The Target-D Trial
|Professor Jane Gunnfirstname.lastname@example.org||+61 3 8344 4530||View page|
As the single largest cause of disability burden in Australia, depression results in lost employee productivity of over $2.7 billion per year. Depression is mainly managed in general practice. Using data from our successful diamond longitudinal cohort study we have developed the diamond clinical prediction tool (CPT) for use in primary care.
Using this tool the trial is testing the hypothesis that a stratified approach to the primary care management of depression will result in clinical and economic benefits compared to usual general practice care. The primary aim is to test whether stratifying patients into low, medium and high risk groups using the diamond CPT and offering targeted depression treatment will reduce depressive symptoms at 3 months compared to usual care. The secondary aims are to test differences between the intervention and usual care arms within each risk group in terms of physical and social functional impairment, quality of life, health service use and cost-efficacy at 3 and 12 months.
Final results of the trial will be available in 2018.
Professor Jane Gunn, Lead Investigator, Department of General Practice (University of Melbourne)
Dr Patty Chondros, Department of General Practice (University of Melbourne)
Dr Sandra Davidson, Department of General Practice (University of Melbourne)
Ms Amy Coe, Senior Research Assistant, Department of General Practice (University of Melbourne)
Ms Konstancja Densley, Data Manager, Department of General Practice (University of Melbourne)
Dr Susie Fletcher, Research Fellow, Department of General Practice (University of Melbourne)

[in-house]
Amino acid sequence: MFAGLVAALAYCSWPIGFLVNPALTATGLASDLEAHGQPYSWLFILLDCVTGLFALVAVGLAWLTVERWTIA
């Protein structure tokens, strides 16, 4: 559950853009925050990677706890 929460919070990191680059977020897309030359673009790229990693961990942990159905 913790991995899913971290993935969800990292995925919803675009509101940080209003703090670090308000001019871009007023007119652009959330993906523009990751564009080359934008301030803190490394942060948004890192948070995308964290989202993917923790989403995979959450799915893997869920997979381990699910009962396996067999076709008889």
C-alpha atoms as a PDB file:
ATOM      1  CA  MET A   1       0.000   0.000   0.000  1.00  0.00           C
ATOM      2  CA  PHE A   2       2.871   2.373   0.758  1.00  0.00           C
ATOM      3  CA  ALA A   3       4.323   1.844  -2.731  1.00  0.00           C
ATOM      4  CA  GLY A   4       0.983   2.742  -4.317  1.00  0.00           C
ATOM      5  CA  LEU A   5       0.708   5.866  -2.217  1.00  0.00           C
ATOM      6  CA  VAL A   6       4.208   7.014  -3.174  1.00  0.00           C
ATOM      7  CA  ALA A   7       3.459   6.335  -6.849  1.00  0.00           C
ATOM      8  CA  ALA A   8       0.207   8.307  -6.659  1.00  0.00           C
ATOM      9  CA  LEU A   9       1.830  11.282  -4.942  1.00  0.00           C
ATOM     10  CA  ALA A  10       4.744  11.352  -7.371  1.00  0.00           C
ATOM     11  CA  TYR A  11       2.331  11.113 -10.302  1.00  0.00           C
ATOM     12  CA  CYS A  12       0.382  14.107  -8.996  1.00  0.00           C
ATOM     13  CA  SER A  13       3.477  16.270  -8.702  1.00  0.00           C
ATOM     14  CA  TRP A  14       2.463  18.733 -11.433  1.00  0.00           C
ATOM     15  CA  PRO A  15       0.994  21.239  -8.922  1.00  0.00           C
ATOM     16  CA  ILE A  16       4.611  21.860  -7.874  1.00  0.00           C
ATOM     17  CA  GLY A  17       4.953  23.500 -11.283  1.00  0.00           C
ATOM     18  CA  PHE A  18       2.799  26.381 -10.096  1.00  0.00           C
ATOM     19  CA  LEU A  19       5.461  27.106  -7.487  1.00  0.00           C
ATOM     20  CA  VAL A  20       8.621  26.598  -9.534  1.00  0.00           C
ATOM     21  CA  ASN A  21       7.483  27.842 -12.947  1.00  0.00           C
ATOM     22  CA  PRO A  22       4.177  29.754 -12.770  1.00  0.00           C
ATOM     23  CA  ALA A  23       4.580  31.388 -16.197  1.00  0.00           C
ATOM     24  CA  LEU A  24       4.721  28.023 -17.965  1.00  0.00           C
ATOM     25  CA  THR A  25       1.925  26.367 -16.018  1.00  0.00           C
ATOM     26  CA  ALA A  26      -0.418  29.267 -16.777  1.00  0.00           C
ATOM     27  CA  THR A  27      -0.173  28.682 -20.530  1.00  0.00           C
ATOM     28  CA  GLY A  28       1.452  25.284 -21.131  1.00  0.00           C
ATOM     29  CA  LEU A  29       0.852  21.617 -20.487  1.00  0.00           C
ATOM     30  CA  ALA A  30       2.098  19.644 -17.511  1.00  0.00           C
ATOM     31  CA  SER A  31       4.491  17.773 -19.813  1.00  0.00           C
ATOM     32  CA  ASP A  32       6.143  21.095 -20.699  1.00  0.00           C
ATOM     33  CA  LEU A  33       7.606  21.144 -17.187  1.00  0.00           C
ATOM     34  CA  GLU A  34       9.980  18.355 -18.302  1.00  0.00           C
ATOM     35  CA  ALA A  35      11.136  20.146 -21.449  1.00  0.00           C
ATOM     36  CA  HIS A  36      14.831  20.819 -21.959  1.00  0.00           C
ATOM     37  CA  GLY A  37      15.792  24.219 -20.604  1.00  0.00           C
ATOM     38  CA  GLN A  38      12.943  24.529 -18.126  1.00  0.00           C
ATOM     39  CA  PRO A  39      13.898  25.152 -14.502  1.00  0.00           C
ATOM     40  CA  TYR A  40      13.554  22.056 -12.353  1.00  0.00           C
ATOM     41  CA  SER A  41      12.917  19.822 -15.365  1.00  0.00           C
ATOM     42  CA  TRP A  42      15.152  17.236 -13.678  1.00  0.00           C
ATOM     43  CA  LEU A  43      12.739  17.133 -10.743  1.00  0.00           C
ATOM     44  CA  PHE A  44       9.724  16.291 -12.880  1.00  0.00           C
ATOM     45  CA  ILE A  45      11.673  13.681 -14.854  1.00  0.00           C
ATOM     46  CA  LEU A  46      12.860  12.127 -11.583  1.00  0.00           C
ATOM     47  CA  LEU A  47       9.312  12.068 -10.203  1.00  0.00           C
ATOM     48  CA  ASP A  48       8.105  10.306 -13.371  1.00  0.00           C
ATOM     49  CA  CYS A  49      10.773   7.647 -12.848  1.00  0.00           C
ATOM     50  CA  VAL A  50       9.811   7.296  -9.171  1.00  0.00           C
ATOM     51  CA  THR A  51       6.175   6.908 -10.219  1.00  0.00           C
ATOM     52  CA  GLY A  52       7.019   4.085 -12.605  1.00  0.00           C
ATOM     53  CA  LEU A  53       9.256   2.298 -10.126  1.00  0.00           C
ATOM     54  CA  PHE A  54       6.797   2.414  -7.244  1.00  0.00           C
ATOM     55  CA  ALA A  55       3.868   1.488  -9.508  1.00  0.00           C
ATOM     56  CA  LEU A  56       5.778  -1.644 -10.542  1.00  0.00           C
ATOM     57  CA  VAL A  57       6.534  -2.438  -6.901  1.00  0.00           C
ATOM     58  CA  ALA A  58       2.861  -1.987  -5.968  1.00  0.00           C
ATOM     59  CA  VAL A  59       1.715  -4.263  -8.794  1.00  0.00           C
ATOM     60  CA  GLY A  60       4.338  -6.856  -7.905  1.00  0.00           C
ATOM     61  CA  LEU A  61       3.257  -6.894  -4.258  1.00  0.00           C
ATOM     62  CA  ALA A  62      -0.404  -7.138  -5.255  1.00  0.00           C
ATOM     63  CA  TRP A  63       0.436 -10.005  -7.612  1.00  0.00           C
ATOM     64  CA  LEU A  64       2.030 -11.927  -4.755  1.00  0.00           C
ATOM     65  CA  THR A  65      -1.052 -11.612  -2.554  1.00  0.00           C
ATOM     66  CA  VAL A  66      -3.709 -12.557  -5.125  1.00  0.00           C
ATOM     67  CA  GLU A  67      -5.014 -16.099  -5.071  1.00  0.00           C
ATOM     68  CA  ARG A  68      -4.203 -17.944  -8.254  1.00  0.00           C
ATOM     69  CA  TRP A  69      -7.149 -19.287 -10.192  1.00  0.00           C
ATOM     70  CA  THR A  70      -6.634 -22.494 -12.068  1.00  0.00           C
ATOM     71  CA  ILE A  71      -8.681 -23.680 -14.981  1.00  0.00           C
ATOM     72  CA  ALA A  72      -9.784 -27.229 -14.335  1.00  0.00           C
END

Associate Professor Catherine Mihalopoulos, Deakin Health Economics (Deakin University)
Associate Professor Kelsey Hegarty, Department of General Practice (University of Melbourne)
Dr Alishia Williams, Social and Behavioural Science (University of Utrecht, Netherlands)
Professor Leon Sterling, School of Science, Engineering and Technology (Swinburne University of Technology)
Dr Antonette Mendoza, Department of Computing and Information Systems (University of Melbourne)
Professor Christopher Dowrick, Institute of Psychology, Health and Society (University of Liverpool, UK)
Professor Elizabeth Murray, Research Department of Primary Care and Population Health, eHealth Unit (University College London, UK)
Professor Frances Griffiths, Warwick Medical School (University of Warwick, UK)
Professor Gavin Andrews, School of Psychiatry, (University of New South Wales)
Dr Gilles Ambresin, Department of Psychiatry (University of Lausanne, Switzerland)
Dr Victoria Palmer, Department of General Practice (University of Melbourne)
The Target-D Trial is funded by an NHMRC Project Grant (2014)
Recent Publications and Presentations
Gunn J, Wachtler C, Fletcher S, Davidson S, Mihalopoulos C, Palmer V, Hegarty K, Coe A, Murray E, Dowrick C. Target-D: a stratified individually randomized controlled trial of the diamond clinical prediction tool to triage and target treatment for depressive symptoms in general practice: study protocol for a randomized controlled trial. Trials. 2017 DOI: 10.1186/s13063-017-2089-y
Using a clinical prediction tool to help tailor depression care: The Target-D randomized controlled trial.(Poster). Primary Health Care Research & Information Service (PHCRIS) Conference. 8–9 June 2016, Canberra, Australia.
Target-D: Protocol for a randomised trial of a clinical prediction tool for targeting depression care. (Oral). Society for Academic Primary Care (SAPC) Annual Scientific Meeting. 8 July, 2016, Dublin, Ireland.
Participatory design for development of a triage tool: the Target-D mobile application (Oral). North American Primary Care Research Group (NAPCRG) Annual Meeting. 23 – 28 October 2015, Cancun, Mexico.
Target-D: A Randomised Trial of a Clinical Prediction Tool for Targeting Depression Care (Poster). North American Primary Care Research Group (NAPCRG) Annual Meeting. 21 – 25 November 2014, Cancun, Mexico.
Faculty Research Themes
School Research Themes
For further information about this research, please contact the research group leader.